Who Doesn't Vaccinate?

OregonLive.com

User Profile You are signed in as

Edit Public Profile Sign Out
>

Oregon scientist develops promising vaccine against tuberculosis

Updated ; Posted
Dr. Louis Picker has developed vaccine against tuberculosis which protected 70 percent of monkeys from getting infected or suffering severe symptoms.
Dr. Louis Picker has developed vaccine against tuberculosis which protected 70 percent of monkeys from getting infected or suffering severe symptoms.(Andrew Sylwester)

By Lynne Terry

[email protected]

The Oregonian/OregonLive

An Oregon scientist has developed a vaccine against tuberculosis that appears to be highly effective against the devastating disease.

The vaccine reduced tuberculosis infections by 70 percent in rhesus monkeys, according to a paper published Monday in the journal Nature Medicine.  

Tuberculosis doesn't always make people sick, but it almost always causes severe disease in rhesus monkeys, said Dr. Louis Picker, who developed the vaccine at Oregon Health & Science University.

Though the vaccine has only been given to rhesus macaques, it will eventually be tested in people, Picker said.

His findings offer hope for a disease that sickened more than 10 million people across the globe in 2016, according to the federal Centers for Disease Control and Prevention. Every year, about 2 million die from TB, which affects the lungs but also can attack the kidneys, spine or brain.

"TB is actually the biggest infectious killer now – it's surpassed HIV," Picker said. "It's amazing to me that we haven't seen more of it in this country."

A century ago, TB was a leading cause of death in the United States and Europe. Antibiotics and cleaner living conditions helped stem cases. In 2016, more than 9,000 people were infected with TB in the United States in 2016, the CDC said. The year before, the latest data available, nearly 500 died nationwide.

The bacteria are spread like the flu, largely by coughing. Family and friends who are around the infected person are the most at risk.

Though a vaccine against tuberculosis was developed about a century ago, it's not very effective. It's only given to newborns who are in high-risk areas, and it protects them from severe disease in childhood. It doesn't work well in adolescents or adults, Picker said.

The bacteria also have developed resistance to antibiotics, making that avenue of treatment difficult if not impossible with some people.

"TB is scary now because there's a lot of TB resistance out there," Picker said.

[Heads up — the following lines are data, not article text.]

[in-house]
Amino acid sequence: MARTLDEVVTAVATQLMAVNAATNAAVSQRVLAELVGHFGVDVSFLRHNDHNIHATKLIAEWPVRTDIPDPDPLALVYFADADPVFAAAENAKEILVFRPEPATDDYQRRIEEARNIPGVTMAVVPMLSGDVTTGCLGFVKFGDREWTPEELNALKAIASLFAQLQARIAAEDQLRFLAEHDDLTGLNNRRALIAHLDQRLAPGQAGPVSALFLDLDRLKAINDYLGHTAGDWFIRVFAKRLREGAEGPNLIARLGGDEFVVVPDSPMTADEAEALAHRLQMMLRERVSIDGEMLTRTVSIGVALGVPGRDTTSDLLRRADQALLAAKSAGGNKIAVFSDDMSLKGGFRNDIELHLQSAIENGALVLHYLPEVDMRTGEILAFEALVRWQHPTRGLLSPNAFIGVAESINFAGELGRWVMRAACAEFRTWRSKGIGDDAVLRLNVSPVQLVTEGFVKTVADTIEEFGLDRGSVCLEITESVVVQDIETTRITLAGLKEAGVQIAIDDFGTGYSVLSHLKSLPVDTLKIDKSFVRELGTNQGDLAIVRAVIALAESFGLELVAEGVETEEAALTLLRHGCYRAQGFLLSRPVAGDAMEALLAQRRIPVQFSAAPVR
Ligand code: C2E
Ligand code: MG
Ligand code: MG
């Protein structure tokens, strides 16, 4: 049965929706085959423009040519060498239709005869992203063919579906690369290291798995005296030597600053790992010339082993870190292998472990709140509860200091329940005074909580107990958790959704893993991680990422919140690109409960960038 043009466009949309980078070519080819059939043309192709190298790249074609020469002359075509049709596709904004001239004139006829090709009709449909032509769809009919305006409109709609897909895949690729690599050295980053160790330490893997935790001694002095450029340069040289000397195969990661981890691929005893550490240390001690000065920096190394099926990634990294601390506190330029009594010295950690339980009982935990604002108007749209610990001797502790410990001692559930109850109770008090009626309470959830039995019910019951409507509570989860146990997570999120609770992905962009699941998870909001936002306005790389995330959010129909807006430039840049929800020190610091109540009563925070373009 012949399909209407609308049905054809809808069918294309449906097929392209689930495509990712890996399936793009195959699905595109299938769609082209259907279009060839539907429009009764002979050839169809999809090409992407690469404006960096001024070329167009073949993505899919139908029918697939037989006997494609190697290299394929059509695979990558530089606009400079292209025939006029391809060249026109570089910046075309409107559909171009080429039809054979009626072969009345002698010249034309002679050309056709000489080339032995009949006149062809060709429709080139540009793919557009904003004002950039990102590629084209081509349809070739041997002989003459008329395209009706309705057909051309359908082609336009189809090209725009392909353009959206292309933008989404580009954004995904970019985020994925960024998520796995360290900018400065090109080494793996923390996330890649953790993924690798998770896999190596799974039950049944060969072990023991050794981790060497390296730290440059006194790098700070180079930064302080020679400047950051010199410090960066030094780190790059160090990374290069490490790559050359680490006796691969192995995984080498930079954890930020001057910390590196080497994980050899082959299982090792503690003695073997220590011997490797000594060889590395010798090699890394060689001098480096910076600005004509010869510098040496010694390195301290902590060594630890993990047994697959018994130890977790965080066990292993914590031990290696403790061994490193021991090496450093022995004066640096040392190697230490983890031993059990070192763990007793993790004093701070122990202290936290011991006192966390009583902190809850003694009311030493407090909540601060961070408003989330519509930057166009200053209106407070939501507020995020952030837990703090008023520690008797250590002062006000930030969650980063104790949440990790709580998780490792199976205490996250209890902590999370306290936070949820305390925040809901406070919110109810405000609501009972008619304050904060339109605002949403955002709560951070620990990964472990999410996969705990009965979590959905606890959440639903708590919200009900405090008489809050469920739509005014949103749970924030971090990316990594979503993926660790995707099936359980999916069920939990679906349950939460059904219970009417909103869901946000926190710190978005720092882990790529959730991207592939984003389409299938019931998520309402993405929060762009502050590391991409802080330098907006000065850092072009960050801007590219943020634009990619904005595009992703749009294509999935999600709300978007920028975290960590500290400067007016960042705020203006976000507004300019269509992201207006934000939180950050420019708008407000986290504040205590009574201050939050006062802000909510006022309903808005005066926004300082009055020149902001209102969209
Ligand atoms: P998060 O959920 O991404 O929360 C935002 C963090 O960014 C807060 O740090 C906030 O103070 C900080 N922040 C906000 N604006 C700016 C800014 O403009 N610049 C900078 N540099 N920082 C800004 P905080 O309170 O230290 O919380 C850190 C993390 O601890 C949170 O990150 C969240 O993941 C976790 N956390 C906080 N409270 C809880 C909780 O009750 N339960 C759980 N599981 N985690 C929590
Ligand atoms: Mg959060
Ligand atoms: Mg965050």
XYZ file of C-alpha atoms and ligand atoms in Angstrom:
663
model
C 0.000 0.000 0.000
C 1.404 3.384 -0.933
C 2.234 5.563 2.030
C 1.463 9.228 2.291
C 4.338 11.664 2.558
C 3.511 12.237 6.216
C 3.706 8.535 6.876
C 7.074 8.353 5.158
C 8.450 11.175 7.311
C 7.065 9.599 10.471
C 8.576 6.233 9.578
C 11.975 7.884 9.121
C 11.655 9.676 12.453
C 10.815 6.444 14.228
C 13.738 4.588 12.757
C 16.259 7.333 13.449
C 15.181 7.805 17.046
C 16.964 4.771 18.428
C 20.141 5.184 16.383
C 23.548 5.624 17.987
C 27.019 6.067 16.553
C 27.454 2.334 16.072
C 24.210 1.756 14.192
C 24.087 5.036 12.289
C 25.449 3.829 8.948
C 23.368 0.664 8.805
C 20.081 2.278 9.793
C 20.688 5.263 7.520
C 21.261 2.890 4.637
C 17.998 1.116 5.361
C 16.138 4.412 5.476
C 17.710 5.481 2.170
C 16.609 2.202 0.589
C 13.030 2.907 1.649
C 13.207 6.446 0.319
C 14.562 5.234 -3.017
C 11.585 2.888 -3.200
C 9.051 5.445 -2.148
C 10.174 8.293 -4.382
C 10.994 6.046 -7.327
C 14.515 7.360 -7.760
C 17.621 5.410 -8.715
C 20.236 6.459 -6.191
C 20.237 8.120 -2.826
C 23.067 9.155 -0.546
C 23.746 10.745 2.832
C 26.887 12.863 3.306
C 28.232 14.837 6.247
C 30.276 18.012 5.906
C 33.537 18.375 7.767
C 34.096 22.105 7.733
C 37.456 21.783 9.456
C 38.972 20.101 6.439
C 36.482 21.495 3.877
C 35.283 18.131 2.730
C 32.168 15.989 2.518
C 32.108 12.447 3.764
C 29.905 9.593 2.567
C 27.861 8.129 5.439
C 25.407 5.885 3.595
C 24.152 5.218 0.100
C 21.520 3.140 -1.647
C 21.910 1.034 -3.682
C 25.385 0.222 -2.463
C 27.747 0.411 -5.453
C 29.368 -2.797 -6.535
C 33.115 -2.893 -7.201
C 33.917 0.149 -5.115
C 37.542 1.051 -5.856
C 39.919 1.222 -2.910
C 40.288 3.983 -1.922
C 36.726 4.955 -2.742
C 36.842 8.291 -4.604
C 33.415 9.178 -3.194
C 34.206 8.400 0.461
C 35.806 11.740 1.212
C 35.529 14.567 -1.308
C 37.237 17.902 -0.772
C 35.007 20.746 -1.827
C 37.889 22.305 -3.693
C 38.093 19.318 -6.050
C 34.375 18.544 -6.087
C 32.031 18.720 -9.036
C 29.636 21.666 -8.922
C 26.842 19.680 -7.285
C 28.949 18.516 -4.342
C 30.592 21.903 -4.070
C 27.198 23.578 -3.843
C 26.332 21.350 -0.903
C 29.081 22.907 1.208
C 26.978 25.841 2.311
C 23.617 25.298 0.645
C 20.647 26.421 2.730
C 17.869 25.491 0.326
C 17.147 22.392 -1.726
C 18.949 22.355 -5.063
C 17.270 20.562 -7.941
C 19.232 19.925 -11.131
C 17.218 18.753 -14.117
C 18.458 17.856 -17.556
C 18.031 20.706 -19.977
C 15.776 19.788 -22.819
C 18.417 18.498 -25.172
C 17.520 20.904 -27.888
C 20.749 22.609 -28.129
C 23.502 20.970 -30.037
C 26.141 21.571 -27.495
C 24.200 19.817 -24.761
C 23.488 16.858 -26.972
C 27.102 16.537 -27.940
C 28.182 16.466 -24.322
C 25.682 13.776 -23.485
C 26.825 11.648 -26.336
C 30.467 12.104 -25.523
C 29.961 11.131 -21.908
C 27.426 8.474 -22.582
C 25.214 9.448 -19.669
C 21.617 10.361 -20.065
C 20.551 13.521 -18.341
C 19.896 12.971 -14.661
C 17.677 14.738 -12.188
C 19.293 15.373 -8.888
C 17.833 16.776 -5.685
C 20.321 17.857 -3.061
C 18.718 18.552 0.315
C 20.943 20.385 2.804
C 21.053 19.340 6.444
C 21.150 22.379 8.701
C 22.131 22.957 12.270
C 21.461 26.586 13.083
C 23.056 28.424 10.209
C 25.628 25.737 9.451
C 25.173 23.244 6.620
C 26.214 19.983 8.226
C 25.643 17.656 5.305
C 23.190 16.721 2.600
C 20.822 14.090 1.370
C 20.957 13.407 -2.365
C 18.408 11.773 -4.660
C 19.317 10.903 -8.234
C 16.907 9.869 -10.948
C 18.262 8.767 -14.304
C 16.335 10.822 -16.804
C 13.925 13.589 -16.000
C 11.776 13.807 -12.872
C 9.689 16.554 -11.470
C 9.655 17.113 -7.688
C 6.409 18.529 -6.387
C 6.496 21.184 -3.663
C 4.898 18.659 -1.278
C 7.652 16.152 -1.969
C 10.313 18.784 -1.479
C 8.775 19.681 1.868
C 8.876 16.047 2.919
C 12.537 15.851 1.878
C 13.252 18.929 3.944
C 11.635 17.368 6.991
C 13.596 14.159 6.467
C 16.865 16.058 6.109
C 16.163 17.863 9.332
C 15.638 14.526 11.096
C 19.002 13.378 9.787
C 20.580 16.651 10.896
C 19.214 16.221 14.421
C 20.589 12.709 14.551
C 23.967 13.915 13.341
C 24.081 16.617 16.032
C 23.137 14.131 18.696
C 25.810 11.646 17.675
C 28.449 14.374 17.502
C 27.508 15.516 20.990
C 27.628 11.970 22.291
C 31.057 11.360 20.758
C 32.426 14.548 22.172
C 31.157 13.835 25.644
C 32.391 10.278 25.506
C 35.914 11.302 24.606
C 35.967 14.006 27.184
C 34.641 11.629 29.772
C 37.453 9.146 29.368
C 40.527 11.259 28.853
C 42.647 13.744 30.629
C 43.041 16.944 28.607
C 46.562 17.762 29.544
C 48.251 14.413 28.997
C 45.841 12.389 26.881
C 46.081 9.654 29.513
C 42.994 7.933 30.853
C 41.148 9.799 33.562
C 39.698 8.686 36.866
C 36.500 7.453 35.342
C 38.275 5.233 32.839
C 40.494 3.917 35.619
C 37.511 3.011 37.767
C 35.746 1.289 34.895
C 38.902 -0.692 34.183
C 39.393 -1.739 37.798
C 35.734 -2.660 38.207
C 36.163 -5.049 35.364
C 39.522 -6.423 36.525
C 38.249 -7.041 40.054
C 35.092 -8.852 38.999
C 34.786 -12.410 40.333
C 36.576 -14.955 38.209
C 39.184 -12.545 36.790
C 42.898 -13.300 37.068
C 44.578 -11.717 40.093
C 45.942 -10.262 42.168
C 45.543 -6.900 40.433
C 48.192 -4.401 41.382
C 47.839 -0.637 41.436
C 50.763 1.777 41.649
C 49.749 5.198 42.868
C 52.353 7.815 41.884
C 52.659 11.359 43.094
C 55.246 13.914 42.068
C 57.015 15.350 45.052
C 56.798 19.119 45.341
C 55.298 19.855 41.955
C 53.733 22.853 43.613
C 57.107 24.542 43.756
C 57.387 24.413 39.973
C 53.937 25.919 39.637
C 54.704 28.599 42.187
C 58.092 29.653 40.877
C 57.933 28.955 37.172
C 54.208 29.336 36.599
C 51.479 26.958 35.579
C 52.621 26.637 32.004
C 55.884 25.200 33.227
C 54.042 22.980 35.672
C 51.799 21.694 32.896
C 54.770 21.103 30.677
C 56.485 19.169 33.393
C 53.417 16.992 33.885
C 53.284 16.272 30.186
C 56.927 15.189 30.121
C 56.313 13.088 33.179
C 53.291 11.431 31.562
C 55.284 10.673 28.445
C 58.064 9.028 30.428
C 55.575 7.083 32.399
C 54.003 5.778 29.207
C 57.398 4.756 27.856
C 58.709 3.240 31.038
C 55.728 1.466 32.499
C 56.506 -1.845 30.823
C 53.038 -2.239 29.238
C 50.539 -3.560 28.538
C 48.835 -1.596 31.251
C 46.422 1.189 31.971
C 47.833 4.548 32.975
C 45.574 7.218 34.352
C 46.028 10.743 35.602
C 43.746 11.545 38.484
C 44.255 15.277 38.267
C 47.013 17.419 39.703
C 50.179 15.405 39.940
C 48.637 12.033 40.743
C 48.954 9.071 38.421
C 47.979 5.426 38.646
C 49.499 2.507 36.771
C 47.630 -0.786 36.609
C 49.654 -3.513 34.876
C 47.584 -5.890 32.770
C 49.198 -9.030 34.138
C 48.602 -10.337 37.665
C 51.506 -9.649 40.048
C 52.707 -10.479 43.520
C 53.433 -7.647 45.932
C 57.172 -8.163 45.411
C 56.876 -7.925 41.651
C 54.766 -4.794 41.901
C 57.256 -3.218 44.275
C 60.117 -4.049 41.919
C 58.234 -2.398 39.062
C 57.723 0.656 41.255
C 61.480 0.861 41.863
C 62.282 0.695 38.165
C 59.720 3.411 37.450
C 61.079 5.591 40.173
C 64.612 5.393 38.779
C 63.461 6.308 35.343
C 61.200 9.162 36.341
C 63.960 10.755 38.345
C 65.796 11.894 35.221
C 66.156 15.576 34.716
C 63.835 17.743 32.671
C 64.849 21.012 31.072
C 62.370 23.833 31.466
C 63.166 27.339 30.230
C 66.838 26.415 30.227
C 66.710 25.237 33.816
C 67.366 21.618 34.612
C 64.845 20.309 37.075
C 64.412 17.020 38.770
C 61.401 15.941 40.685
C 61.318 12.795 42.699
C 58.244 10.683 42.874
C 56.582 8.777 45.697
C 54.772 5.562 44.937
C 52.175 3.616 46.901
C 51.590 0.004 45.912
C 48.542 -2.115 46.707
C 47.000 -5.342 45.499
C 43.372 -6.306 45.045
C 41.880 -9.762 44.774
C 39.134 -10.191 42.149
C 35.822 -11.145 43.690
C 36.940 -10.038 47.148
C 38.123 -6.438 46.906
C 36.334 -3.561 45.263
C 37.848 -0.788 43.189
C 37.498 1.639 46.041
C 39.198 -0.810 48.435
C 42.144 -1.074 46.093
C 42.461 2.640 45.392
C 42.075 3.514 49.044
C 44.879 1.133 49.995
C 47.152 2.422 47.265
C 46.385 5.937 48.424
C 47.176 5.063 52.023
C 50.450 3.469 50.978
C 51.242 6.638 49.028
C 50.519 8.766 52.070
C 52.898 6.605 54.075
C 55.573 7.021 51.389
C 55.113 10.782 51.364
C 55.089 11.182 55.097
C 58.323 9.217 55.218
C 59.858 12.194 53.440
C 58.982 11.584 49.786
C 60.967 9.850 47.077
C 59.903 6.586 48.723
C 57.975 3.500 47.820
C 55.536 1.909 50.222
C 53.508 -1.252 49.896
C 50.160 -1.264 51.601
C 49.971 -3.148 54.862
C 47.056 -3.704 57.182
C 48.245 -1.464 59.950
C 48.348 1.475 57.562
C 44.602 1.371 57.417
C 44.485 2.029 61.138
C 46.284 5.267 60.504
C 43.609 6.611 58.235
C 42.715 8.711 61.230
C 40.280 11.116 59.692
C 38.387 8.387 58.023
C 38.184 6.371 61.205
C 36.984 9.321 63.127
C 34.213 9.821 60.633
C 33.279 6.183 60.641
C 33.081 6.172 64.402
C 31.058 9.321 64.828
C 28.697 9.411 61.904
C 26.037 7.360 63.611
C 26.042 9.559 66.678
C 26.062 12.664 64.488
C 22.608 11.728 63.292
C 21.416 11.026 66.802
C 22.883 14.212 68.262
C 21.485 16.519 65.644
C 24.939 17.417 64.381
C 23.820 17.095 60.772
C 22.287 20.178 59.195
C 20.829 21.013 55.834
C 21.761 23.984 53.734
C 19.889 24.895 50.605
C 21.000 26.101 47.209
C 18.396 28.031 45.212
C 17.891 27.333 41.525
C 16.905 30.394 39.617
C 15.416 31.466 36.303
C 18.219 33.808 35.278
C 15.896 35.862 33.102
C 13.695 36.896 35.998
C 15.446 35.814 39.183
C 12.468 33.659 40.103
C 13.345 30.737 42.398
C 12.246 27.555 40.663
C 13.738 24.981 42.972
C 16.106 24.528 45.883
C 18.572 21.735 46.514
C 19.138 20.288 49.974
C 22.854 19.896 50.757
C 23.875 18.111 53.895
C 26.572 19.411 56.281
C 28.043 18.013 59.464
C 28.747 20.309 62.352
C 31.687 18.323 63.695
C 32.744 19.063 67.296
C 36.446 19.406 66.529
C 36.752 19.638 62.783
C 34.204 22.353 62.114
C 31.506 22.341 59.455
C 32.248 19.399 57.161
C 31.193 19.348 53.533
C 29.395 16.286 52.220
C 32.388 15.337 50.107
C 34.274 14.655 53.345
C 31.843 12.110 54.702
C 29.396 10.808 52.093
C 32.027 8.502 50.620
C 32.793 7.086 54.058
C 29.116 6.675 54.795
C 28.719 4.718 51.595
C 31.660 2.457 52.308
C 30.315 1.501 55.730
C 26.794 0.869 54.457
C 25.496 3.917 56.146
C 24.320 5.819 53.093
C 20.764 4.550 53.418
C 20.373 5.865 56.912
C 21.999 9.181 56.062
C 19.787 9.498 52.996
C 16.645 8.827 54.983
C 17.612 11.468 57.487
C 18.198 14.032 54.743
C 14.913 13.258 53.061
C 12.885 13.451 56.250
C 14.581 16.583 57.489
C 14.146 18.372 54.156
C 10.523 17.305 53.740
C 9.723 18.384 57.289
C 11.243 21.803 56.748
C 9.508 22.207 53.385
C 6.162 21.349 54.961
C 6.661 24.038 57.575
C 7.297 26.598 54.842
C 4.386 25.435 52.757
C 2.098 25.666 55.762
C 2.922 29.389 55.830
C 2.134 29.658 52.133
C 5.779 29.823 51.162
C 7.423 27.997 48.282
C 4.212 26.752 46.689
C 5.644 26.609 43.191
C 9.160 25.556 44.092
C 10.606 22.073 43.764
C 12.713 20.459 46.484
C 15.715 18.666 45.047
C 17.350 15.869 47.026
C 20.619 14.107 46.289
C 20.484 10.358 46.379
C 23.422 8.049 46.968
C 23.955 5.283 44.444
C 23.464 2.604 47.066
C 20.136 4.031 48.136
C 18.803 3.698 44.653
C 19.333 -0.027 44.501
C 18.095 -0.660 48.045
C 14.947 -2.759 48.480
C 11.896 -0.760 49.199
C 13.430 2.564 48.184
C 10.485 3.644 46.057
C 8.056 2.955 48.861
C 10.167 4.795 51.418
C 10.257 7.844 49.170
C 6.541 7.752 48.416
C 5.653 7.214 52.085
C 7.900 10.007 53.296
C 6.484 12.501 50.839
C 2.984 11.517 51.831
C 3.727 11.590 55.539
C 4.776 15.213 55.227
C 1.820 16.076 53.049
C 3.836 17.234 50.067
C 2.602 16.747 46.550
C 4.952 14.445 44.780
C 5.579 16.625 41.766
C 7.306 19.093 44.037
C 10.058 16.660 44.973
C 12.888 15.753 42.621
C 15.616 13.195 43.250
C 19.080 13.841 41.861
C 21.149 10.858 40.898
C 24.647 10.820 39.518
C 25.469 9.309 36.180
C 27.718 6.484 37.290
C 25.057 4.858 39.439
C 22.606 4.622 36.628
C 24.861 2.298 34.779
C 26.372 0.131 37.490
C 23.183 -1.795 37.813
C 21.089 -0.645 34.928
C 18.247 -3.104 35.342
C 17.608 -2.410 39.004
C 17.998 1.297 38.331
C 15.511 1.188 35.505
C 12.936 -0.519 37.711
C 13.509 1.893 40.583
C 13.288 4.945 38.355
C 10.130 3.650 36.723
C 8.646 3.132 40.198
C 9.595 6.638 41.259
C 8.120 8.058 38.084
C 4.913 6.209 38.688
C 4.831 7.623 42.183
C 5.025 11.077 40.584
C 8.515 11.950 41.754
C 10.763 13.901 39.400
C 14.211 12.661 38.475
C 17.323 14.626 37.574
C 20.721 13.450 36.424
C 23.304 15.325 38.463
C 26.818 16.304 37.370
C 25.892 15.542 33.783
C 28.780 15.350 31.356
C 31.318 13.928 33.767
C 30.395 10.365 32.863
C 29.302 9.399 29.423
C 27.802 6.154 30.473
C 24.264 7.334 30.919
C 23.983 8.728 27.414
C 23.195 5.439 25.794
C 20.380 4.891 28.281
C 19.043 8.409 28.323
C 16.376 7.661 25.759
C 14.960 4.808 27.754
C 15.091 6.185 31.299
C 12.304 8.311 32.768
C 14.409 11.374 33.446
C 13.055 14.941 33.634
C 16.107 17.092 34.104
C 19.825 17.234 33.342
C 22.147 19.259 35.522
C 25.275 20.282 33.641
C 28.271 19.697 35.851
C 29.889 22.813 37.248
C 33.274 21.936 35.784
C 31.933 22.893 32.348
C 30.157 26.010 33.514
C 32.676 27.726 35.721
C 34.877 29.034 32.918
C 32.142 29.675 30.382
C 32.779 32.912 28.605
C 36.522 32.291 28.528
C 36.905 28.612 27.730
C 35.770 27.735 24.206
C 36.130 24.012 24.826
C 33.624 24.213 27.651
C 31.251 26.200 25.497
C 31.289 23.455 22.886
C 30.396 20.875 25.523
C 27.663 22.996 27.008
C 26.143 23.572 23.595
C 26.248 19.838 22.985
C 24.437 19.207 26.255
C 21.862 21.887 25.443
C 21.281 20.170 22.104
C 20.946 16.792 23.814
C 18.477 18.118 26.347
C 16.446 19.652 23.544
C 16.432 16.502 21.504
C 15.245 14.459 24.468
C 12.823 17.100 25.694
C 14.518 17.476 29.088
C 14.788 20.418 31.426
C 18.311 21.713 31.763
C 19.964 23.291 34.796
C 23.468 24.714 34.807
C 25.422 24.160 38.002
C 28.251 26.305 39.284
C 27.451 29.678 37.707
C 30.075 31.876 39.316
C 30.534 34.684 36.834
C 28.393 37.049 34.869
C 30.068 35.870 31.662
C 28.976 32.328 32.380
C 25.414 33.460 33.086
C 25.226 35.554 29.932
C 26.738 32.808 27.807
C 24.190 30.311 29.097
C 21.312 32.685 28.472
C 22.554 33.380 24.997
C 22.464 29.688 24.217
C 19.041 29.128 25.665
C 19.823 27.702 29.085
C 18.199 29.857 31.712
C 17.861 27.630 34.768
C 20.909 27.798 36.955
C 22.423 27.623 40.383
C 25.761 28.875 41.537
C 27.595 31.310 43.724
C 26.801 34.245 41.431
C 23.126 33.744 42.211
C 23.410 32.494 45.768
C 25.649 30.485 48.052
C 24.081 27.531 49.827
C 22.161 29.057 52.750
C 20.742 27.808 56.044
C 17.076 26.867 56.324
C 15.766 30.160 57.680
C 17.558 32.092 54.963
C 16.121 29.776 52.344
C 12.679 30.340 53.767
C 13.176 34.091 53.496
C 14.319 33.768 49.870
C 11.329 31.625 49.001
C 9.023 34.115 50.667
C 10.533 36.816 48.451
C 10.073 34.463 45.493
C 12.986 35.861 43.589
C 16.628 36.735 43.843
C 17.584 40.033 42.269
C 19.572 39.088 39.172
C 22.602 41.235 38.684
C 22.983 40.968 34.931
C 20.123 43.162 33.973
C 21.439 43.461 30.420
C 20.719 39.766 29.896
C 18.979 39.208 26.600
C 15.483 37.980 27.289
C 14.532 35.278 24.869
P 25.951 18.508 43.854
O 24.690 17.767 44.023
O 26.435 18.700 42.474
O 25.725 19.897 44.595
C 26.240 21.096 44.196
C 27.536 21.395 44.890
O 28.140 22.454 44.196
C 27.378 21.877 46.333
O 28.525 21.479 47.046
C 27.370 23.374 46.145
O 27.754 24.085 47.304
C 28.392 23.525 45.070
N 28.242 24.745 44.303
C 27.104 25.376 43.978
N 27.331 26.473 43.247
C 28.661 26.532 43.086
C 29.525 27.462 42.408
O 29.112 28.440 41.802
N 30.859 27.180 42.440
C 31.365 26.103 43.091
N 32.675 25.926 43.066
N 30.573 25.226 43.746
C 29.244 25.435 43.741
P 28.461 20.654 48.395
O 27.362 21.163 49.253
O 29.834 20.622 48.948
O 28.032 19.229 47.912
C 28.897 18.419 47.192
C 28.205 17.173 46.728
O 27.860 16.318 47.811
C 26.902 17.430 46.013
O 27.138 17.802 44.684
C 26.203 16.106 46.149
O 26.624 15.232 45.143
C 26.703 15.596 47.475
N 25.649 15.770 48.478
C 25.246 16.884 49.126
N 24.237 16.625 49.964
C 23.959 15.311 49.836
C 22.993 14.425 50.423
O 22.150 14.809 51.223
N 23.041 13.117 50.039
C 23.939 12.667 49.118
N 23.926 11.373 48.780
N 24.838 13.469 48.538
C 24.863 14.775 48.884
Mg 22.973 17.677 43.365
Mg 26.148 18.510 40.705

Picker and his crew inoculated 34 rhesus macaques with the vaccine and then later infected them with a virulent strain of tuberculosis. The population was small because the monkeys had to be kept in a special biohazard unit to keep the bacteria from infecting other animals or people.

Scientists who worked with the animals undressed, showered and donned a biohazard suit, mask and respirator before going in and then reversed the process on the way out.

"It's sort like the hot zone," Picker said.

While many vaccine developers expose animals to the infectious particles soon after inoculation, Picker's team waited a year to infect the monkeys to see how the vaccine would work when it wasn't at its peak.

About 40 percent of the vaccinated monkeys didn't show any signs of a TB infection at all. Another 30 percent developed TB but they weren't as sick as the healthiest of the control animals, which weren't vaccinated. All of the 17 control monkeys developed tuberculosis.

That success proves that the concept works, Picker said.

The vaccine uses the same principle behind a promising vaccine that Picker has developed against HIV.

Both are based on a herpes virus – cytomegalovirus – common in Americans and in almost everyone in the developing world.

Typically, it doesn't cause any symptoms in people but it has the unusual characteristic of keeping the immune system's killer T cells on high alert. The virus-based vaccine carries tuberculosis proteins into the body and trains those T cells to recognize tuberculosis and to fight back when the bacteria turn up. 

Using that approach with HIV, Picker was able to protect monkeys from becoming infected with the virus that causes AIDS.

The HIV vaccine will be tested for the first time in humans in 2019, Picker said. After that, he expects the first clinical trial using the TB vaccine.

-- Lynne Terry

[email protected]

@LynnePDX

Source : http://www.oregonlive.com/health/index.ssf/2018/01/oregon_scientist_develops_effe.html

Oregon scientist develops promising vaccine against tuberculosis
Here’s Why You Should Get The Flu Shot Even If It Doesn’t Stop You From Getting The Flu
Who Doesn't Vaccinate?
The flu shot may be MORE effective now than ever - and it won't make you sick: We answer readers' burning questions about this year's vaccine
Where can I get a flu jab, are there side effects, is the vaccine is safe for children and how to get a free NHS jab at Tesco, Boots and Asda
Flu-pocalypse? Why scientists are scrambling to make a 'universal influenza vaccine'
New shingles vaccine should be free, argues seniors advocate
We're Taking The Wrong Approach To Promote The Flu Vaccine
HPV vaccine Vaccinating child can help avoid cancer later
KDHE reports rise in flu cases; doctors say it's not too late to get vaccine